“We’ve seen better,” manager Robin Ventura said. “(Shields) got to two strikes, two outs and gave up a couple there and that’s tough. The homer to left, that’s just one you get in this ballpark. The biggest one, for him, mistake-wise was the homer to Joseph. I think that’s the one that he wants back. But as far as going out there and getting us to a point, he’s still got room to improve on. But he got through it.”

The six innings pitched marks the most by Shields since July 26.

In between, Shields allowed 28 runs (27 earned) and 33 hits in 14 innings over four turns, good for a 17.36 ERA.

He fell behind 3-0 by the third inning before he settled in and retired nine of 11 batters. The Phillies pieced together a two-out rally in the second inning to go up two runs as Tommy Joseph and Freddy Galvis doubled with an Aaron Altherr singled sandwiched in between.

Cesar Hernandez opened the third inning with a solo homer just inside the left-field foul pole.

Joseph also homered with two outs in the sixth inning to put Philadelphia ahead 4-0.

Shields has allowed 31 homers in 143 innings this season, including 22 in 75.2 innings for the White Sox. Eleven of those have come in his last four starts.

He walked none and struck out six.

“I think the only pitch I made a mistake on was that last one, the home run in the sixth inning there,” Shields said. “The ball kind of slipped out of my hand a little bit and kind of left it over the plate. Other than that I felt good with my location tonight. I was hitting my spots consistently. They were getting hits here and there. That’s part of it. One of the positives things, I didn’t walk anyone and I was getting some swings and misses. But we have to move on and move forward and build off that.”

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The White Sox didn’t have much success against Phillies starting pitcher Jerod Eickhoff, who retired the first nine batters he faced. Avisail Garcia led off the sixth inning with a single and Navarro belted a two-run homer to right to make it a 4-2 game.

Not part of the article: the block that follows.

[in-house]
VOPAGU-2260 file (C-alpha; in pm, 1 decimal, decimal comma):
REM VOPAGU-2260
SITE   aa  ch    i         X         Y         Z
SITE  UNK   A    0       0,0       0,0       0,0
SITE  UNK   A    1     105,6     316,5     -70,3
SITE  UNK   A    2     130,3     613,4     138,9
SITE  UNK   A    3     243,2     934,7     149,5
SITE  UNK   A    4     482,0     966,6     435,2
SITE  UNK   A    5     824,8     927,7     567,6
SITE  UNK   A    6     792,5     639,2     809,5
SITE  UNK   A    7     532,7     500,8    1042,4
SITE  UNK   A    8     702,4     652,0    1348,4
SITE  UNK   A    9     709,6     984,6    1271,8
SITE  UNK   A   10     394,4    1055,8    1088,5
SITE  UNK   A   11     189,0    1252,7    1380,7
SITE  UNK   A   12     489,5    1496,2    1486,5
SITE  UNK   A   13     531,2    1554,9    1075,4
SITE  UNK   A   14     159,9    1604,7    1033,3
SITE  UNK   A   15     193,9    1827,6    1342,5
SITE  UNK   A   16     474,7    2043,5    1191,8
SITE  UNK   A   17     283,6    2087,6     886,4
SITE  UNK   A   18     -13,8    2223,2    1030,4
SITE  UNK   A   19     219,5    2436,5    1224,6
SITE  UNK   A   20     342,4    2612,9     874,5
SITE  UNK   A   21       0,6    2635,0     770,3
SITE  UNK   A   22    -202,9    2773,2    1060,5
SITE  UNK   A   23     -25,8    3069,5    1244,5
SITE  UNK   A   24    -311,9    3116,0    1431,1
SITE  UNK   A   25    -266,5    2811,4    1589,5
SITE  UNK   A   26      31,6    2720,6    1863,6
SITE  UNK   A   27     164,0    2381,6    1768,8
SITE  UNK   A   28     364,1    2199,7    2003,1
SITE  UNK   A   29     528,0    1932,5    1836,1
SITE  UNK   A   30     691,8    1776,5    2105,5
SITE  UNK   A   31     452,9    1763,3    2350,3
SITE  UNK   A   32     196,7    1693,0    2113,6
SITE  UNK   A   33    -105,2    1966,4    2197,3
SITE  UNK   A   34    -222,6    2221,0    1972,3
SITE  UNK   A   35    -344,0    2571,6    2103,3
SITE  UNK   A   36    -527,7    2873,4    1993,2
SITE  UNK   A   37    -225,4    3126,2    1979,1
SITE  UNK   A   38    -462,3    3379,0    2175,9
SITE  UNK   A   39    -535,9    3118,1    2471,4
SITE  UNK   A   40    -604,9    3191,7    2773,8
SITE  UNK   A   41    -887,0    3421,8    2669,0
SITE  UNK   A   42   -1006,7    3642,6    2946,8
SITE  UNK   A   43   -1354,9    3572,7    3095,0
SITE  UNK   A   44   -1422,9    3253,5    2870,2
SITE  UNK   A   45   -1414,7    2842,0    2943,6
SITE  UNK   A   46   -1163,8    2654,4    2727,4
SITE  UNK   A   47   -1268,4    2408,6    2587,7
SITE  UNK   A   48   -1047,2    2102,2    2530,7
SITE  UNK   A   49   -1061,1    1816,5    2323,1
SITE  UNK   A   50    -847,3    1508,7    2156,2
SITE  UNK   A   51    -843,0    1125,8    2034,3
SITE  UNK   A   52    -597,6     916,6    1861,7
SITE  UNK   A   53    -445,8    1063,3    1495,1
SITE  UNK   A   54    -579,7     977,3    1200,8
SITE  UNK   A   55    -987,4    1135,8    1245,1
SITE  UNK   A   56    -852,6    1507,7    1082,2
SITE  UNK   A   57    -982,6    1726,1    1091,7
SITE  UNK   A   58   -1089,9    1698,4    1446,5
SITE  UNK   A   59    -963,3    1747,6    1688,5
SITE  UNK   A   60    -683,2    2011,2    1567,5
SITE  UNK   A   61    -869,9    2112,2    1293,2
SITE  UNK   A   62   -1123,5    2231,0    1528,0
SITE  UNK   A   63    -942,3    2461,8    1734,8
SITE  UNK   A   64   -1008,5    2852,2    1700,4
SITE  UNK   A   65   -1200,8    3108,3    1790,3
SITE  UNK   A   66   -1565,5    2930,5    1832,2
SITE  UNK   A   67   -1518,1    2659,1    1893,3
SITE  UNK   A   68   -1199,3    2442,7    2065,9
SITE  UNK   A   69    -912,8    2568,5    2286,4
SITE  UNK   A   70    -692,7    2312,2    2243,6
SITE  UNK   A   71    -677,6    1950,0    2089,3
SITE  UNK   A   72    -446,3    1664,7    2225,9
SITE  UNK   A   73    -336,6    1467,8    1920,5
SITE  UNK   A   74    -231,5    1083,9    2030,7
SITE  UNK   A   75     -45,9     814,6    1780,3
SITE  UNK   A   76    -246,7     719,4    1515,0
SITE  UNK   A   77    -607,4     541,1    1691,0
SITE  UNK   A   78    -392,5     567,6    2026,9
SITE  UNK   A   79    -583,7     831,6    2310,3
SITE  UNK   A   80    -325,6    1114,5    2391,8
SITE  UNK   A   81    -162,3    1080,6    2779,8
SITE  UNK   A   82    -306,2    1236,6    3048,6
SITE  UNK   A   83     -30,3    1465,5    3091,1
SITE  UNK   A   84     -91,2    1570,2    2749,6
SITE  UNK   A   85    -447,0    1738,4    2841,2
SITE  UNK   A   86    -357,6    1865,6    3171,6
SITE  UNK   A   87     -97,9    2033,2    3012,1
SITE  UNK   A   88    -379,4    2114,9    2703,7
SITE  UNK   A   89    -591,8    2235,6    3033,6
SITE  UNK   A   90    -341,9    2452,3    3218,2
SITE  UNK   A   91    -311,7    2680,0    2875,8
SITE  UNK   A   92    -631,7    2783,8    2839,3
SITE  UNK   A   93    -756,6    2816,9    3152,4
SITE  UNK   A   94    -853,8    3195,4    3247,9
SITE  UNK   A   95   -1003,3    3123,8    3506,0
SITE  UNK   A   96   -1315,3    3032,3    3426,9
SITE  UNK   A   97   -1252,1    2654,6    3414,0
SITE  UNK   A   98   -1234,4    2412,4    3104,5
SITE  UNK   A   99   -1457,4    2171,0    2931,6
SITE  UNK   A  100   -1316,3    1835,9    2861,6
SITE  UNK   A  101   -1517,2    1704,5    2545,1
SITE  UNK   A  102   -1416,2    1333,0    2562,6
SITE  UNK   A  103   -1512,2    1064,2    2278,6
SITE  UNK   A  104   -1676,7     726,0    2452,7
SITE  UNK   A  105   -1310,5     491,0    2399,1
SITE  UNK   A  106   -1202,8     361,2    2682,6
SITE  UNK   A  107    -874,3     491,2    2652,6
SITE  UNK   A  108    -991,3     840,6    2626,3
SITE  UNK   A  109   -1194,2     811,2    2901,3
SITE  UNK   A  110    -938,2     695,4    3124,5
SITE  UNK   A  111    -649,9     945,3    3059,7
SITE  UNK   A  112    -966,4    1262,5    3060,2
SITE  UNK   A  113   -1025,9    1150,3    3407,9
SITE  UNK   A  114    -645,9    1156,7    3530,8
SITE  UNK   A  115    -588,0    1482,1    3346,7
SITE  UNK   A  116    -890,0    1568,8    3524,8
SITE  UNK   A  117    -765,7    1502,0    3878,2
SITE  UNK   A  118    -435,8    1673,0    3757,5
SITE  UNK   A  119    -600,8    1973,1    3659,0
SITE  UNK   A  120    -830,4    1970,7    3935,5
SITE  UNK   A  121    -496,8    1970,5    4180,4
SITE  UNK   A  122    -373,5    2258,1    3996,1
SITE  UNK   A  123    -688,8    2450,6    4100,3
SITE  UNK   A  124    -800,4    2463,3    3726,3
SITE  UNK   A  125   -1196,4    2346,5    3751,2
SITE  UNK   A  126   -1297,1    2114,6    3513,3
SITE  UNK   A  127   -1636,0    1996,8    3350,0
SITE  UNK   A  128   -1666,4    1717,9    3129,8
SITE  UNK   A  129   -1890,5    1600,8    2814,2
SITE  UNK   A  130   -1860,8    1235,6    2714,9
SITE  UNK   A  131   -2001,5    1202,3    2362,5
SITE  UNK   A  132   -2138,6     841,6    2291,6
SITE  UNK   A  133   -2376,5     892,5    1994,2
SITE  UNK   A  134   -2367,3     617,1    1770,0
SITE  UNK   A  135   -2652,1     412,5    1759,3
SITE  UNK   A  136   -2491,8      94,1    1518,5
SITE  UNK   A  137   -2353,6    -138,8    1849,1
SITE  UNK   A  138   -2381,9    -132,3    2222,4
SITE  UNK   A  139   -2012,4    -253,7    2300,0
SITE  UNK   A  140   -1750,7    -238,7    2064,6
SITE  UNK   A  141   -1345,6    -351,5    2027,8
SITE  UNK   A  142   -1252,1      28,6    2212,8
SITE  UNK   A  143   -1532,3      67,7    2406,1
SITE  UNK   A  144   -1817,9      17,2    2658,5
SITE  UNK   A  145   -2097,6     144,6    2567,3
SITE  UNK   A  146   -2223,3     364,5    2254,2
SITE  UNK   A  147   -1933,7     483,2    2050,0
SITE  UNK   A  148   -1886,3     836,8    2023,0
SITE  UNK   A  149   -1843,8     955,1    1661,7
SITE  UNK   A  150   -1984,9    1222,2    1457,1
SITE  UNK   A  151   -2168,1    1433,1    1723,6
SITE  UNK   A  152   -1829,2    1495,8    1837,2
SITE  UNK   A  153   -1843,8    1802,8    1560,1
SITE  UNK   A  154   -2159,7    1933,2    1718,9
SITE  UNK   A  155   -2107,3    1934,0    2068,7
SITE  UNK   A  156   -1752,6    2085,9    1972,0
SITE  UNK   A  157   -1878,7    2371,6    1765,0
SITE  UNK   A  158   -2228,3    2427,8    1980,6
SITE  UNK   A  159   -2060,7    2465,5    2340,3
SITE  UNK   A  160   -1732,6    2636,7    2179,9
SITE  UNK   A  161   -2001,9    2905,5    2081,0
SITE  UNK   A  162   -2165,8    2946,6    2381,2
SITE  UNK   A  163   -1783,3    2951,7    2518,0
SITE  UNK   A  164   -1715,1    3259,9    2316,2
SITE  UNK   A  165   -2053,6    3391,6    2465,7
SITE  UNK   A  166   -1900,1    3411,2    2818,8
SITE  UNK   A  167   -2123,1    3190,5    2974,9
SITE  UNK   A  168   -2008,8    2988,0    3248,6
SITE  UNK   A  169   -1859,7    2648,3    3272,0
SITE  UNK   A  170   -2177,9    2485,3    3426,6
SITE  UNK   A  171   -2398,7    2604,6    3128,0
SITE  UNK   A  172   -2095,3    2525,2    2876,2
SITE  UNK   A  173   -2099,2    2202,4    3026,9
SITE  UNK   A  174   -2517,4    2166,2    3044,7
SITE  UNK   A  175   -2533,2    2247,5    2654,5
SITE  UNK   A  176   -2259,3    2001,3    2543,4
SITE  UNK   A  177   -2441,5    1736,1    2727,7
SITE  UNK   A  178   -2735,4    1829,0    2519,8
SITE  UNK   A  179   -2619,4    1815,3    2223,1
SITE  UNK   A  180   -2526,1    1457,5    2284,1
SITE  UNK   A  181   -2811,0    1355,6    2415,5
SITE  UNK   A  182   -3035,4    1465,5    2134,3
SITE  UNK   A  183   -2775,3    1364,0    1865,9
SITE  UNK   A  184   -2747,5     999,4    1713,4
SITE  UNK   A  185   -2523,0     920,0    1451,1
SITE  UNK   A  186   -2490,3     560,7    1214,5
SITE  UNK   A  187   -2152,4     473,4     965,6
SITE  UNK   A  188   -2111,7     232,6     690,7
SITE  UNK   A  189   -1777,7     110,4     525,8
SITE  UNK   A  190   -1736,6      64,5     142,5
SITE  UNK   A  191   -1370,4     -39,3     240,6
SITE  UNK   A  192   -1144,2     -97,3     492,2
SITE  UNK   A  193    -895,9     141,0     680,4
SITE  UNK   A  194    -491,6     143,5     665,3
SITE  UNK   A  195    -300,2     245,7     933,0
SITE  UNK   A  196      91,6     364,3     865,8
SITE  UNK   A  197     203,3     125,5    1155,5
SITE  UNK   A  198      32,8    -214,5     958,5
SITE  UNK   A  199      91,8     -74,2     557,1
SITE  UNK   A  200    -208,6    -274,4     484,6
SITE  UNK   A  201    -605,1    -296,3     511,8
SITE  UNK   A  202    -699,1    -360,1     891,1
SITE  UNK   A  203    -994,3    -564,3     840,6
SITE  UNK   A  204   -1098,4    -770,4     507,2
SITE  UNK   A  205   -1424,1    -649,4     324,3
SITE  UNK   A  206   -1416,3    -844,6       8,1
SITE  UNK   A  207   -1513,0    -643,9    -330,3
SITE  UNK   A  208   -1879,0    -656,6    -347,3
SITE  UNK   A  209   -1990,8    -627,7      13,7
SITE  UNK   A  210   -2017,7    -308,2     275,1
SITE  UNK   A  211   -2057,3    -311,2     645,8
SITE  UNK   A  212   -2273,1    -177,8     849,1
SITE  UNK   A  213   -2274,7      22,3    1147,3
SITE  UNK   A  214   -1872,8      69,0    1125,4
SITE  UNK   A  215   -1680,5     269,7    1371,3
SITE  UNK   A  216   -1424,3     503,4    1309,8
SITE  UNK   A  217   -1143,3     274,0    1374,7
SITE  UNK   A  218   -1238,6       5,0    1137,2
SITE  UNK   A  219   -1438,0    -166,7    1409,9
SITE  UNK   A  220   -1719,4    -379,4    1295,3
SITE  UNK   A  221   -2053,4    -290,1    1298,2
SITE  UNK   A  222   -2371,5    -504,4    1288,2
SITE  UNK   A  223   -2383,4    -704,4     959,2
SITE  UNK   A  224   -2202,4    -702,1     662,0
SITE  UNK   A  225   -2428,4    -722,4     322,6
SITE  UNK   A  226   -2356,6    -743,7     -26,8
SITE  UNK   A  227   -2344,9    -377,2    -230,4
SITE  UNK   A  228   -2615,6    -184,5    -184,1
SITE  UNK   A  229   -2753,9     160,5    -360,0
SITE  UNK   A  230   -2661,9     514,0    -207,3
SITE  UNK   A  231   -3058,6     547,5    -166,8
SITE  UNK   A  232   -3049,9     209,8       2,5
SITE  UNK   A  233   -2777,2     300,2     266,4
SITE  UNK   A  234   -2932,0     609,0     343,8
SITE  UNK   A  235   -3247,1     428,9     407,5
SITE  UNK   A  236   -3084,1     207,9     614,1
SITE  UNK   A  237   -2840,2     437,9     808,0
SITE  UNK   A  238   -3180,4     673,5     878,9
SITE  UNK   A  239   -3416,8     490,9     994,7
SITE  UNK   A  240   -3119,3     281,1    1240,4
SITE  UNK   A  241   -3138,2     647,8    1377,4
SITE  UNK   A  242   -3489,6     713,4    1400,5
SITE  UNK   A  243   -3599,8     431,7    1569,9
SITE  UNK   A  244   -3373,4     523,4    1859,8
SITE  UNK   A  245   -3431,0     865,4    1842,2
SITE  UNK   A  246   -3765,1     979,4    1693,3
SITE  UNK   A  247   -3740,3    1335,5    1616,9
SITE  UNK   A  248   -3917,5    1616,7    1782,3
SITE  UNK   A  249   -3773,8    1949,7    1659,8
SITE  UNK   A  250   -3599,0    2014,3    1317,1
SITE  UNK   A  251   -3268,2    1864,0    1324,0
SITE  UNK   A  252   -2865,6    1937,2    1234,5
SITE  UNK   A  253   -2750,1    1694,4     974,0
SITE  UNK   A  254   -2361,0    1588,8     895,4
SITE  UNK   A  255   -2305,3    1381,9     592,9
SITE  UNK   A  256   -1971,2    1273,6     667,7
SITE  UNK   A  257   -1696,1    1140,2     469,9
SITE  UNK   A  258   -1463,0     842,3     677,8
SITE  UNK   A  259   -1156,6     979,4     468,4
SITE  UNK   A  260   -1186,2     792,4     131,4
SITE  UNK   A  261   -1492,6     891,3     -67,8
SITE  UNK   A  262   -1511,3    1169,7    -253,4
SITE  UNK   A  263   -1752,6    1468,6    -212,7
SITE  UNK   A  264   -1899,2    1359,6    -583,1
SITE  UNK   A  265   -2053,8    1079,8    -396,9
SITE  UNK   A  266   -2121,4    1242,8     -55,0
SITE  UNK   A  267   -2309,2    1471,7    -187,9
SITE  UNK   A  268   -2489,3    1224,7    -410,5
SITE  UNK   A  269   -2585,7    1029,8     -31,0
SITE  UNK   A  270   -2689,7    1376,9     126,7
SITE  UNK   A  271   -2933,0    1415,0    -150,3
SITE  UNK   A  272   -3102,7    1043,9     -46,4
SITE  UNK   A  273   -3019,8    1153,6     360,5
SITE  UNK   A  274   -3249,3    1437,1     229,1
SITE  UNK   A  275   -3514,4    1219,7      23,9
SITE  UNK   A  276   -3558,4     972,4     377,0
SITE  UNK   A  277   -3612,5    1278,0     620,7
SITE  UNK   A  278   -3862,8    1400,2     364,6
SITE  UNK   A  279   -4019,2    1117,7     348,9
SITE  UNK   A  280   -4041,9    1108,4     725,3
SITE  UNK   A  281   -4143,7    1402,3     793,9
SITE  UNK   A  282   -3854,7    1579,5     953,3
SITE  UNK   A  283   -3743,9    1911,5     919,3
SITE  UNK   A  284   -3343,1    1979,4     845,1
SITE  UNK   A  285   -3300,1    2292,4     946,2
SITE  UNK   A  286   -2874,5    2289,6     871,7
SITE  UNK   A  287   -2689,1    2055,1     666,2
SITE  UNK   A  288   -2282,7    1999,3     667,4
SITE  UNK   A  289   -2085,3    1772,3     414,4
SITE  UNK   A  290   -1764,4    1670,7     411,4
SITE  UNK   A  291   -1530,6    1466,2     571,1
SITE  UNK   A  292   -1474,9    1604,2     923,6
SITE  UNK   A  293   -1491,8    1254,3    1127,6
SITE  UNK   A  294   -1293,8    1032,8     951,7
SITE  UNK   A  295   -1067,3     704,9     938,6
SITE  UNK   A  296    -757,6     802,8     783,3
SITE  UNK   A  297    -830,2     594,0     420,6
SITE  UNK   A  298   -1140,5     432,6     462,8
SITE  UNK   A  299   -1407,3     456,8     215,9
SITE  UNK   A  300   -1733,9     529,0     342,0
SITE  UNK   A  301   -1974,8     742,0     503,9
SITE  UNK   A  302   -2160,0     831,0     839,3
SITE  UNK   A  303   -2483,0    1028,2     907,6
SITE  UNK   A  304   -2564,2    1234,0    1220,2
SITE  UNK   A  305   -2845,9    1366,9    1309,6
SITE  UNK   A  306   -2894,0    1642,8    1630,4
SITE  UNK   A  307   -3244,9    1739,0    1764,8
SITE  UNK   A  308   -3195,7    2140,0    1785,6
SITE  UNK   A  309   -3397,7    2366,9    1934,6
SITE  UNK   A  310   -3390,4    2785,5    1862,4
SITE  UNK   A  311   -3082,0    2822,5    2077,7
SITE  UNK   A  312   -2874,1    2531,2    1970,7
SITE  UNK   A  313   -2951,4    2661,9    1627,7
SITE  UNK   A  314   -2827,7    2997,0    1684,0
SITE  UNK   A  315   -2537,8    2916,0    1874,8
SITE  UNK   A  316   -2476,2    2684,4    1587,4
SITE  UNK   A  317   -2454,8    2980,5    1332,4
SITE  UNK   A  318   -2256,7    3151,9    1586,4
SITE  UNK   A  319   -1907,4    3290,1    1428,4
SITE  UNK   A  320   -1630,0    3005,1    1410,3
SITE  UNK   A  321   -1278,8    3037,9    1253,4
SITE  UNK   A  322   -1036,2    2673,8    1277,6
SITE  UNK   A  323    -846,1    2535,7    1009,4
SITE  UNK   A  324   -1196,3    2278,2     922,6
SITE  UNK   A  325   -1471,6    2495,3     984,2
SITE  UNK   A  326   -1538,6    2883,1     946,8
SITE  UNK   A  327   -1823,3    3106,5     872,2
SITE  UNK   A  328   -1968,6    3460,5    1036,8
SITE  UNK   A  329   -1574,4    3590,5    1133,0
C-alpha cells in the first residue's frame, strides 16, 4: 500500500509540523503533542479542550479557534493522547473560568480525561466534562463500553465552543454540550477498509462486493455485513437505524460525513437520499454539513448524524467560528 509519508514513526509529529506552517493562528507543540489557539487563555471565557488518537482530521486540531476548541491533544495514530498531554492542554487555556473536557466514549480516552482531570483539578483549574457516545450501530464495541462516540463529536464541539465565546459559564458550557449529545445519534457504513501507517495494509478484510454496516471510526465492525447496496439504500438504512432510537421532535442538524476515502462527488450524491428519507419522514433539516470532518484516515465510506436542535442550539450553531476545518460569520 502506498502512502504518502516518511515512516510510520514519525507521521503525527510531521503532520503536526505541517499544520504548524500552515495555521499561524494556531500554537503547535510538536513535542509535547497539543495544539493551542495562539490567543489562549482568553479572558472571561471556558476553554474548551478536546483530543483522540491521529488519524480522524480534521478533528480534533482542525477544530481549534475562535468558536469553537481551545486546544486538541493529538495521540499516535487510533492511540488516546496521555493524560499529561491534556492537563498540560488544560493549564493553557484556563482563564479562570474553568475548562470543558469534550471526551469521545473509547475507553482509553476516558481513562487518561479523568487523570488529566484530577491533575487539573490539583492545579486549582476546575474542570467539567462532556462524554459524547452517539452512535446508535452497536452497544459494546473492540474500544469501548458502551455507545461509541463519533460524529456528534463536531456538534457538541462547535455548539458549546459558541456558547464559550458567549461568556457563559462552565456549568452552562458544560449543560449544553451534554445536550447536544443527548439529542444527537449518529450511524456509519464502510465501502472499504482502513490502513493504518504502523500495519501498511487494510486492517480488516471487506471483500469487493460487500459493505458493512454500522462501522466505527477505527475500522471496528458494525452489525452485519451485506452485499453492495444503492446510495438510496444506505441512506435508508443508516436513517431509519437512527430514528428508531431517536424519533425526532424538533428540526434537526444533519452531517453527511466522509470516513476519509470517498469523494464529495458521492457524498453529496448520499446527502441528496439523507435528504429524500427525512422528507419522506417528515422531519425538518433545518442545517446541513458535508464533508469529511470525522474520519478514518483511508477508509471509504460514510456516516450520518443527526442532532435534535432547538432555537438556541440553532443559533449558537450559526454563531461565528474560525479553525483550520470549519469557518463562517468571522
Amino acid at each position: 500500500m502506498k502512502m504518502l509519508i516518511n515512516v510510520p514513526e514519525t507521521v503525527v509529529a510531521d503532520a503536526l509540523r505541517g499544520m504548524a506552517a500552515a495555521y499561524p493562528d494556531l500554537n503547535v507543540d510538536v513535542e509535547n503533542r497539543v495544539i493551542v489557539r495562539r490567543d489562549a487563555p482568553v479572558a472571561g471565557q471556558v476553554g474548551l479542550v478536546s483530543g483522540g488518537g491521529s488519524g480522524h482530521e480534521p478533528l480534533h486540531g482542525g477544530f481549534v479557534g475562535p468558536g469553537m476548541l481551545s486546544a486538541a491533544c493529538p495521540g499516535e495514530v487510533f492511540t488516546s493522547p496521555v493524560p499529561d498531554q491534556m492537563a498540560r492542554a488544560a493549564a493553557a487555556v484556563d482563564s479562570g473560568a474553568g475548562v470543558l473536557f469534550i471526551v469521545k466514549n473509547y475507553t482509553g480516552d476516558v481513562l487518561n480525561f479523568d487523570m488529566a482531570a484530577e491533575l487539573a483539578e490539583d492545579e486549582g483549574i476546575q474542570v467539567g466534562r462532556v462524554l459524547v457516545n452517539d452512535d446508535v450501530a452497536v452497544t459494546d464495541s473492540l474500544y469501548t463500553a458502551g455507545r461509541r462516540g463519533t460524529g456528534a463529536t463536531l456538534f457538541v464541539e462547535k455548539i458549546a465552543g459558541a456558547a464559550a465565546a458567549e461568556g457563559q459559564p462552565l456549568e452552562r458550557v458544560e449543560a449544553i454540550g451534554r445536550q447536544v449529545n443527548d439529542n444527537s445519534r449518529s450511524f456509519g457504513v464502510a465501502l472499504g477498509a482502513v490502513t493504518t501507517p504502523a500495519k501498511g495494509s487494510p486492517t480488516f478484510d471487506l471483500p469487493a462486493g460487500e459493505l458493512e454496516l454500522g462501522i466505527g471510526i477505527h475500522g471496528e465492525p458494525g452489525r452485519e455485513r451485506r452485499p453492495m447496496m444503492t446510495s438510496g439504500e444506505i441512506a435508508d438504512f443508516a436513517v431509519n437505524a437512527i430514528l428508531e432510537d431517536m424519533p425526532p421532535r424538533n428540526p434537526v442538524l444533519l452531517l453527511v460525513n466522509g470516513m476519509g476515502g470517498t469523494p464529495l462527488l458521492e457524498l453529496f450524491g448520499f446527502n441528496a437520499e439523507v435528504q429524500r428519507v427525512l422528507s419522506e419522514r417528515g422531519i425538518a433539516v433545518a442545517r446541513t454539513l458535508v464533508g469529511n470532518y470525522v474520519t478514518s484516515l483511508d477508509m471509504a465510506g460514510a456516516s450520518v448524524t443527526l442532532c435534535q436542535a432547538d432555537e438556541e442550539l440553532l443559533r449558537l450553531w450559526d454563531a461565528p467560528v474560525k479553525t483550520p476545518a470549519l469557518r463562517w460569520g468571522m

Eickhoff limited the White Sox to two runs and four hits in six innings.

Garcia kept the White Sox alive with a two-out RBI single in the ninth inning. But Jeanmar Gomez retired Navarro with runners on the corners to end the threat.

“Until Dio hit the homer there wasn’t much going for us,” Ventura said. “We got one --- I think Adam was the one that breaks it up and gets it going. But (Eickoff) was tough on us. A great curveball. That’s the biggest thing that sticks out. When he got in trouble, that curveball was the pitch for us. After that, it just wasn’t a good night offensively. I don’t think we swung it that well.”

White Sox starter Miguel Gonzalez felt good in bullpen session

White Sox starter Miguel Gonzalez felt good in bullpen session

If all continues to go well, Miguel Gonzalez could pitch in a rehab start as soon as Friday.

On the 15-day disabled list with a strained right groin, the White Sox starter said he felt good during a second bullpen session on Wednesday.

Gonzalez, who is 2-6 with a 4.05 ERA in 19 games (18 starts), threw 30 pitches. He previously threw a bullpen session on Friday and felt some discomfort the following day. But Gonzalez said he has made progress since he received treatment on Saturday.

“A lot better,” Gonzalez said. “I didn’t feel anything while I was throwing my bullpen, which is great. I’m happy with the results today and come back tomorrow and we’ll see.”

Gonzalez left an Aug. 11 start at Kansas City in the bottom of the second inning. Though he wasn’t yet sure if he’d head out on a rehab assignment, Gonzalez said he was on the third day of a five-day schedule in which he was supposed to start. But it’s also possible the White Sox could have Gonzalez first throw a simulated game.

“We're going to have him go back out there again and do a little bit more, that looks more like starting in a game where he's going to throw for a little while, sit down, get back up,” White Sox manager Robin Ventura said. “Simulate some innings and hopefully after he does that a couple time he can go out for a rehab assignment.”